Just Enough to Be Dangerous
Periodically I meet someone in a specialized industry – like when I talk with a CPA, for example – and I come up with some factoid that makes them think I know their subject.
Here’s the thing: I probably don’t know your subject, whoever you are and whatever it is. I might know a fact, I might even know a bunch of things. But they’re probably disconnected from any meaningful context. I can’t generalize well, and making connections is just stabbing in the dark.
Case in point: copyright law.
As a general rule, I understood that copyrighted objects would go into the public domain 75 years after their publication assuming that the author is dead. “Public domain” means that any of us can do anything we want with the text. For example: Shakespeare, Lewis Carroll, Brahms. And considering that The Heart of a Dog was written in 1925, I have long figured that, given we’re 85 years past, our adaptation would be working within the public domain free and clear.
Now there are exceptions, or modifications. One such is translations. Bulgakov might be in the public domain – but only the original Russian satire. The translator (into whatever language) would hold the rights on the “new” work.
Andy and I have taken more than a free hand with our production. We’ve added a new character, we’ve pulled from U.S. history and introduced new plot points galore. There’s only one character who retains the original name, Doctor Bormenthal. And with the exception of about 5 lines of text, we’ve used nothing of the novel itself except its storyline. In other words, we clearly owe our story to Bulgakov (operating principle: public domain), and we owe no words to any translator.
This is where things get interesting. A few weeks ago, shortly after we posted our Kickstarter campaign, I was contacted by a film producer in Seattle who was wondering about our rights and how we got them. To which I thought, but it’s public domain, right?
So I contacted an attorney. Here are the complicating factors to which I can easily connect: Bulgakov, a Ukrainian, wrote this in 1925, under the Soviet Union, when “owning” property was a bit tetchy. Would there even be a literary estate? Would it have been the government? What would have happened after the USSR collapsed? The attorney was as flummoxed as I was and did some digging, and as per my request, sent me information on how I might learn this information on my own rather than send me the information. I’d rather have a sense of how to address this sort of thing in the future and not always have to rely on friends and goodwill. I also did some follow-up using the information that the Minnesota Fringe Festival passed on to us.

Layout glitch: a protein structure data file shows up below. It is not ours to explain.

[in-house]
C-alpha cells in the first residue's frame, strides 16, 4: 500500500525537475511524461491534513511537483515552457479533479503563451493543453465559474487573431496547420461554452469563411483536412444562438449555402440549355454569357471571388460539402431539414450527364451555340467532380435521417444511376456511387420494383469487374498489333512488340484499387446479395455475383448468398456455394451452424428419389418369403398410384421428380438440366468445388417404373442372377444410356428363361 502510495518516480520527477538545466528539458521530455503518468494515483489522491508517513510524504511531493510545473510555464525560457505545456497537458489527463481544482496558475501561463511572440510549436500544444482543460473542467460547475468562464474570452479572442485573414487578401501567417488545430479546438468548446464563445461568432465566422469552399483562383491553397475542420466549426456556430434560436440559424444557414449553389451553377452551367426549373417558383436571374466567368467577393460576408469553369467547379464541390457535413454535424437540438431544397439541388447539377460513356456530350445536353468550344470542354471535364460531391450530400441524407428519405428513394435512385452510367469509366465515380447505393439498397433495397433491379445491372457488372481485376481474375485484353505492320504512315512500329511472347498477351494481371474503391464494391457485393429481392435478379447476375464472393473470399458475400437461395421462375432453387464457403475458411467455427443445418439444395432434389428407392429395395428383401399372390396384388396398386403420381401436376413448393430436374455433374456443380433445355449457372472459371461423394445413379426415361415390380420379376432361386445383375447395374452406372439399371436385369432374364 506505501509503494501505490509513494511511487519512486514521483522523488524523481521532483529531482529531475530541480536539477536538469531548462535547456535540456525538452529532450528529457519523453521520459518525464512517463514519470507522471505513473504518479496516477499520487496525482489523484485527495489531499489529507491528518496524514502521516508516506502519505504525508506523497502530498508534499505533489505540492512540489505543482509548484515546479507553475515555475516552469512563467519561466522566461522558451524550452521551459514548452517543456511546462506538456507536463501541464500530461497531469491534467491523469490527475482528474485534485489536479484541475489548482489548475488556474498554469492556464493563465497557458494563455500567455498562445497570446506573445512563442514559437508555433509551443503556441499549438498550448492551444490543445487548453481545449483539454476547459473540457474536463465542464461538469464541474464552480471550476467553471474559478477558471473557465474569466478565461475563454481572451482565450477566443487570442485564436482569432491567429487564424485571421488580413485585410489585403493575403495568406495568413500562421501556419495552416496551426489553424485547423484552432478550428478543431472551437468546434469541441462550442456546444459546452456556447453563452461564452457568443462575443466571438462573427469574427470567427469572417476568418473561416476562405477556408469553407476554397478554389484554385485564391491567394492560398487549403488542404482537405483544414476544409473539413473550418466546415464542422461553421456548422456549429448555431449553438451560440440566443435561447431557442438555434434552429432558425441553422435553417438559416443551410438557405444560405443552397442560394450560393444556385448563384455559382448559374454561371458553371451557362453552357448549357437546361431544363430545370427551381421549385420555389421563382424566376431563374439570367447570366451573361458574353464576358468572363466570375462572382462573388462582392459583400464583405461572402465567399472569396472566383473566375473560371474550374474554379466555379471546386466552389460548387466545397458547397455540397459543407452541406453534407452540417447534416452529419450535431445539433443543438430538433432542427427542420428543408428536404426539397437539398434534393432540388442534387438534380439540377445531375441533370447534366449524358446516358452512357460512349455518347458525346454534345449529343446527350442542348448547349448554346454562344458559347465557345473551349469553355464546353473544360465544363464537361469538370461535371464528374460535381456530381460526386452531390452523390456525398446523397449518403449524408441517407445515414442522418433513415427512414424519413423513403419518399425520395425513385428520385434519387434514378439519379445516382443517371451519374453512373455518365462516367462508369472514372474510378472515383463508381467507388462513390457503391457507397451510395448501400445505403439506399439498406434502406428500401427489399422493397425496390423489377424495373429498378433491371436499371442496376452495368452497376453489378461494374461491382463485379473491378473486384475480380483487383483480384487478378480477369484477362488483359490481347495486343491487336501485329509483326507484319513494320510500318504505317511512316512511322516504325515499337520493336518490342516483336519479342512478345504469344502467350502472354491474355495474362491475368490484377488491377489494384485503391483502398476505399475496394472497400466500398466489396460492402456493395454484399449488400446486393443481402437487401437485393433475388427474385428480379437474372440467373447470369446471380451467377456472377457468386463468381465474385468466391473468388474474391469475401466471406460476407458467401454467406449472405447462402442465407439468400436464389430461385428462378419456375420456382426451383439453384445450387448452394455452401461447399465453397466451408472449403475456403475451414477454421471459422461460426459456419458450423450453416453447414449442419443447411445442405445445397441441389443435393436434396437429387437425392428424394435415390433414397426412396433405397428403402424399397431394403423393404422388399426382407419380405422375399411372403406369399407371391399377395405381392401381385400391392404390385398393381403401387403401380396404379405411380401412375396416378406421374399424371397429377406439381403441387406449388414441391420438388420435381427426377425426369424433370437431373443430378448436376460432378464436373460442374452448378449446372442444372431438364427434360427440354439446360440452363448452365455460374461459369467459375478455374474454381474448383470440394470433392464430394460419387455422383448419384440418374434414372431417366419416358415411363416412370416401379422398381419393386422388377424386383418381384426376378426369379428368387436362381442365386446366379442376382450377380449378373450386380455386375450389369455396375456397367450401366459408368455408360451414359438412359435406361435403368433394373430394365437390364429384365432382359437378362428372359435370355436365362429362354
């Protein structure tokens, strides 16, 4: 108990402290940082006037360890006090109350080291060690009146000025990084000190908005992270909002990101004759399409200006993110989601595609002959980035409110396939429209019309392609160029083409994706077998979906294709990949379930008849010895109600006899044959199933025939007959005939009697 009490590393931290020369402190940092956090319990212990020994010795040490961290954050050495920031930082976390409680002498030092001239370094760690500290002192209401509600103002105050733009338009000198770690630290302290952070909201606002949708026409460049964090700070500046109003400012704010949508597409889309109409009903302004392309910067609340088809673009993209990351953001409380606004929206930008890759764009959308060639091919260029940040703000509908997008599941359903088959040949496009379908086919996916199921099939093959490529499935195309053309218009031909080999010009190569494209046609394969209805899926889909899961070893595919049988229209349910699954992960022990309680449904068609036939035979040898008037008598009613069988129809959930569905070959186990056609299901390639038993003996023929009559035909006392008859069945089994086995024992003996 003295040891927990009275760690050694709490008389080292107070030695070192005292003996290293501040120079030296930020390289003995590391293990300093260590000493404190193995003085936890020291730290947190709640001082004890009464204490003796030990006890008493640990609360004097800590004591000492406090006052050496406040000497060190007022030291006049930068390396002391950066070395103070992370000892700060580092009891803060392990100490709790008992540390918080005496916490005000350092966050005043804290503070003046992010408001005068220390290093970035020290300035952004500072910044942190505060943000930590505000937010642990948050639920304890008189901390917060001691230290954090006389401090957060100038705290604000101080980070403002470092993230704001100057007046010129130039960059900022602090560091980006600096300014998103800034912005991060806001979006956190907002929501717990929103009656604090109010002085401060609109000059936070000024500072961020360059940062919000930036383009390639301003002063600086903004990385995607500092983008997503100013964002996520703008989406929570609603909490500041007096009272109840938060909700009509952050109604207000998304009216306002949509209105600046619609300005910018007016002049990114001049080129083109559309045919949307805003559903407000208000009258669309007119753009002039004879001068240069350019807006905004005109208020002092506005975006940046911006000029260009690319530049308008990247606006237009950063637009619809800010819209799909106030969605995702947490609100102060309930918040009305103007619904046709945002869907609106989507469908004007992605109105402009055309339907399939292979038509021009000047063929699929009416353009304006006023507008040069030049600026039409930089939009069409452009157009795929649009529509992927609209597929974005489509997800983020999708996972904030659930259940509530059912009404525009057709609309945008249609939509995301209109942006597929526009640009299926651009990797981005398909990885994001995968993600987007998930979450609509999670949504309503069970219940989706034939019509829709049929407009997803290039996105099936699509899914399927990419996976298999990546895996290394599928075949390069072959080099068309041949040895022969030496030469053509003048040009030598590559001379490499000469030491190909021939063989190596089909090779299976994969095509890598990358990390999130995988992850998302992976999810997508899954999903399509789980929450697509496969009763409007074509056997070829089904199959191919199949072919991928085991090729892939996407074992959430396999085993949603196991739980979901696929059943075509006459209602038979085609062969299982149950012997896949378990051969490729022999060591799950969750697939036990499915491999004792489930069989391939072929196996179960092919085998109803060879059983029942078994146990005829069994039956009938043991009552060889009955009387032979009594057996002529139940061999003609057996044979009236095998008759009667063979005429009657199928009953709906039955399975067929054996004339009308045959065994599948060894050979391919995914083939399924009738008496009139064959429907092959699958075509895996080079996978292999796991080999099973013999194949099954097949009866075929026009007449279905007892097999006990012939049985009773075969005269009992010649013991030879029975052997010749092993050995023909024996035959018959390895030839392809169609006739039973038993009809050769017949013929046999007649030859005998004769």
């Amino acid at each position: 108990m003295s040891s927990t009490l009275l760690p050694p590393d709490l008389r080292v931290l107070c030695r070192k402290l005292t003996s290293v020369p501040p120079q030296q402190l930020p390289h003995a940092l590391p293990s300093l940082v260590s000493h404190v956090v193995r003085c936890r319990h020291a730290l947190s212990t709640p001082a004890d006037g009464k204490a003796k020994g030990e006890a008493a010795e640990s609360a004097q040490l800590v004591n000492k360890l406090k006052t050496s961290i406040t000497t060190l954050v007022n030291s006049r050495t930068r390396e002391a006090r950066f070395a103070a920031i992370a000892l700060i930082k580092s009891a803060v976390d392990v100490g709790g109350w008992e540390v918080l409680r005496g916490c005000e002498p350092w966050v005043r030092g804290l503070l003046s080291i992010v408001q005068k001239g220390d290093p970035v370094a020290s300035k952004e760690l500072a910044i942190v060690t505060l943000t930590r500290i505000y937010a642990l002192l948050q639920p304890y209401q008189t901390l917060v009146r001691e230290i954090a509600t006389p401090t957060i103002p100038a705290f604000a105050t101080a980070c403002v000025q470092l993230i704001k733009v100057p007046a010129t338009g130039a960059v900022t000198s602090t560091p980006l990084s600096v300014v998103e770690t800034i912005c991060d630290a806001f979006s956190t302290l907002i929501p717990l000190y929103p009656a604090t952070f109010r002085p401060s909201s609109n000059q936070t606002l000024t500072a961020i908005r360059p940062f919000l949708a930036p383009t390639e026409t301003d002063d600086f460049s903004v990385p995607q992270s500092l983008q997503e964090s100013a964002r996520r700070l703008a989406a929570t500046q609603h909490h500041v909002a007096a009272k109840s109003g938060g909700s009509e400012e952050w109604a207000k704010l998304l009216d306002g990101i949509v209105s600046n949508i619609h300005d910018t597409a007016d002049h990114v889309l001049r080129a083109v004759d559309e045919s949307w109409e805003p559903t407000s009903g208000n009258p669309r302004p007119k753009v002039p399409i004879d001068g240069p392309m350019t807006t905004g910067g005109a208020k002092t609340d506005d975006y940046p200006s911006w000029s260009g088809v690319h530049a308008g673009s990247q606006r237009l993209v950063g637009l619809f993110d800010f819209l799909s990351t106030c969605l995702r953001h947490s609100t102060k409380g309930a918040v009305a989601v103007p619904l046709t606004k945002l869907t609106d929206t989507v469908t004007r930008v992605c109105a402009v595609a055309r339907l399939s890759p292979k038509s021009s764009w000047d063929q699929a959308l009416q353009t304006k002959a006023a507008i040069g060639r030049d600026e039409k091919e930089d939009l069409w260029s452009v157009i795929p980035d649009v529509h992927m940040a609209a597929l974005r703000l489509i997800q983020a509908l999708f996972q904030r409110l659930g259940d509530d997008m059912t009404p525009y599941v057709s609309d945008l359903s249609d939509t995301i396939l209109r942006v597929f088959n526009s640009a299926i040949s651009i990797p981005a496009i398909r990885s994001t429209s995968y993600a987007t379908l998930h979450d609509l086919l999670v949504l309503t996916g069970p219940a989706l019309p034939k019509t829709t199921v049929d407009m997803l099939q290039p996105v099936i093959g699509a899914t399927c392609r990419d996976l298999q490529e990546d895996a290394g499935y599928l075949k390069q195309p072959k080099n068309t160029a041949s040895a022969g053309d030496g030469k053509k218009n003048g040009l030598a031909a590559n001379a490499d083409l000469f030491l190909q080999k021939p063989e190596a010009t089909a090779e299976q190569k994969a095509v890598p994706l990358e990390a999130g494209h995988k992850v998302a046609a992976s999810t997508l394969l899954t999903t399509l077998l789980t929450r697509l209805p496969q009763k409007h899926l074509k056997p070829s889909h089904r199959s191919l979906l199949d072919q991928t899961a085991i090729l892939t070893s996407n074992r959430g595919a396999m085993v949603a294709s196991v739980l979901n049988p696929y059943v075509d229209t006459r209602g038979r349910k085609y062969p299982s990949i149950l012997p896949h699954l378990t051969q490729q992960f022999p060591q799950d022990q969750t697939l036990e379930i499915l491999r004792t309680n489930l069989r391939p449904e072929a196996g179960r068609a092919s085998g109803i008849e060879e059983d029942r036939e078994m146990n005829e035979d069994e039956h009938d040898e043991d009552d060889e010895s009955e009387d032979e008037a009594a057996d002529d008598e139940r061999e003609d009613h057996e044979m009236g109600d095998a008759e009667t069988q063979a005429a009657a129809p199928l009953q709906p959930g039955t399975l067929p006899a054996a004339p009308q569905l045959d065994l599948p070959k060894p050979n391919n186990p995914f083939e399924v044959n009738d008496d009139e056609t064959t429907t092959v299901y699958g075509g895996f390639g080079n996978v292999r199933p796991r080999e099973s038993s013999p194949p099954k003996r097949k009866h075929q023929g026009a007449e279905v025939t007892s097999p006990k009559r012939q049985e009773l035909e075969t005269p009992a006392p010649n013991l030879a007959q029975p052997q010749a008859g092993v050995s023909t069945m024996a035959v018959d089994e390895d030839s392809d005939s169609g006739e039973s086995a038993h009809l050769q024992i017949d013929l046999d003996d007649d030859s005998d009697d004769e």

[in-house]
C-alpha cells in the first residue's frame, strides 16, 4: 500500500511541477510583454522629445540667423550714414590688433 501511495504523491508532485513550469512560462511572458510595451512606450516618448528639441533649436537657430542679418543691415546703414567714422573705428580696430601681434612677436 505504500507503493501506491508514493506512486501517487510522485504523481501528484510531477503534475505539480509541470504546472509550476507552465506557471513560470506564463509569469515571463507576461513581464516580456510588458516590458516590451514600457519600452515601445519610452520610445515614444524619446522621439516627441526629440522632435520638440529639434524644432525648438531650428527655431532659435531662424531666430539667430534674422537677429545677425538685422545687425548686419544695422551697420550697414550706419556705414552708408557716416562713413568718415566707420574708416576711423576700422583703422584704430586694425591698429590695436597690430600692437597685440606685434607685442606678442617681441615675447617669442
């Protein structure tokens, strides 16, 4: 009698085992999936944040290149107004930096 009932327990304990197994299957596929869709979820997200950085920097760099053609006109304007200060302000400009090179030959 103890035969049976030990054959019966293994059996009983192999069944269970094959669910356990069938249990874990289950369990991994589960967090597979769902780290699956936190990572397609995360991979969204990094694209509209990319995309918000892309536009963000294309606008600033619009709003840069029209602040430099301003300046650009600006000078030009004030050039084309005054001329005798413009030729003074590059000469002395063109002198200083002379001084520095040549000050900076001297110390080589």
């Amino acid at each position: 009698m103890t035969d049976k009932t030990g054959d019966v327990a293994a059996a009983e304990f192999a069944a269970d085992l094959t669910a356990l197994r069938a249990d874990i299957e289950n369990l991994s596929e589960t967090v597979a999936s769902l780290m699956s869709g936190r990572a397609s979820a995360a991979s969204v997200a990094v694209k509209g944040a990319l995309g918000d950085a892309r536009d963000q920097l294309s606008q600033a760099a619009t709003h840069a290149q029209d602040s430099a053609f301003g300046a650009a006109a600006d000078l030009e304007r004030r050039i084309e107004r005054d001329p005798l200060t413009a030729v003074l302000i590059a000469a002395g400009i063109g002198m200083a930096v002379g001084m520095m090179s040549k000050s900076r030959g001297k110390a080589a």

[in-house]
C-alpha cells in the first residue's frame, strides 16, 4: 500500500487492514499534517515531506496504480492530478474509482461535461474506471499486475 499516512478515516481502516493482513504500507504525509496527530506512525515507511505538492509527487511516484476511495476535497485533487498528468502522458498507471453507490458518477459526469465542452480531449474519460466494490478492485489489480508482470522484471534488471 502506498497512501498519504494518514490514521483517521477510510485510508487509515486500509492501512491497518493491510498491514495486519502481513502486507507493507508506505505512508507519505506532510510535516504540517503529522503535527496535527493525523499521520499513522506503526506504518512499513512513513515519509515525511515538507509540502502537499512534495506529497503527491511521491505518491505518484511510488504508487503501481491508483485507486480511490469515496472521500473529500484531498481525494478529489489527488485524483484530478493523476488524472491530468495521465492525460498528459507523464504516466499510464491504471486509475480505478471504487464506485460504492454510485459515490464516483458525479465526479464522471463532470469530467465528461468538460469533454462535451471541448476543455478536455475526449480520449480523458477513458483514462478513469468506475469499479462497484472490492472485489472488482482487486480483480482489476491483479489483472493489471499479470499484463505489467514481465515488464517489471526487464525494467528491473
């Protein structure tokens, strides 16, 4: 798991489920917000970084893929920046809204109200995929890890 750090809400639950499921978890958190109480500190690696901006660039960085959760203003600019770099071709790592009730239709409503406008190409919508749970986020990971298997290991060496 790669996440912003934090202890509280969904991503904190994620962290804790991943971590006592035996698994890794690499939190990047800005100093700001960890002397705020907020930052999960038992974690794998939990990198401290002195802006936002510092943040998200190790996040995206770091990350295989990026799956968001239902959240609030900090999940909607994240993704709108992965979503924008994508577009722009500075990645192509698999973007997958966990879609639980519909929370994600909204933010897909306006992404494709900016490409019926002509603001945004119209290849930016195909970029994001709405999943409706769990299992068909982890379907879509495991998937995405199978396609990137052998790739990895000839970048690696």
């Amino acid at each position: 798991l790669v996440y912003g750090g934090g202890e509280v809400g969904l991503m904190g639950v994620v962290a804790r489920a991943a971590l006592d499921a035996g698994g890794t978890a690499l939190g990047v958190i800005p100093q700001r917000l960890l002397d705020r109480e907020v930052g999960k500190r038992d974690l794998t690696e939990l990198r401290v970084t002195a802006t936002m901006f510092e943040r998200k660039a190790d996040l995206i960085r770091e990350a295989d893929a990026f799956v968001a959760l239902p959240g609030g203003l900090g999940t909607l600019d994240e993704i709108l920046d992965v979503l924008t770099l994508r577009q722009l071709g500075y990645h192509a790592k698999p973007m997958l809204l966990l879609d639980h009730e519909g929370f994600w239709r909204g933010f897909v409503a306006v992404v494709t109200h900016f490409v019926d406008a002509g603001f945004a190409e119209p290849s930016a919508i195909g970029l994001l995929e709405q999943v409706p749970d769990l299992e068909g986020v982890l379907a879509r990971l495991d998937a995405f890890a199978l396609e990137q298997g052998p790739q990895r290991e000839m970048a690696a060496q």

The attorney sent me to the Library of Congress and the Copyright Office (within the LOC). I did some more digging. Sure enough, the translations are copyrighted, but nothing about the original text. I continued my correspondence with the producer, who’s done a lot more homework already. To a degree, he has to – distribution matters in copyright infringement. We’re not going to perform this show for more than 500 people at the most, I expect, while a successful film, posted online, could be seen by 500 people in a matter of seconds.
Here’s some of the additional information he passed on:
- A link to a summary of current copyright law (much better than what I had in my noggin)
- Bulgakov’s family does hold his literary estate
- Bulgakov wrote The Heart of a Dog in 1925, but it wasn’t published until 1968 (in English, outside the USSR), and the 1980s (in Russian, in the USSR). Which means that the whole number-of-years count is problematized on multiple fronts.
All of which is to say – we may be in violation of copyright with our show. And we don’t really want to be.
If you know Frank Galati at Steppenwolf in Chicago – he’s got a stage adaptation of the script, so he must have got rights from someone – or if you know how to connect us with someone who’s connected to the literary estate, please email me at email@example.com. Just like we would want someone else to do right by us, we want to right by Bulgakov.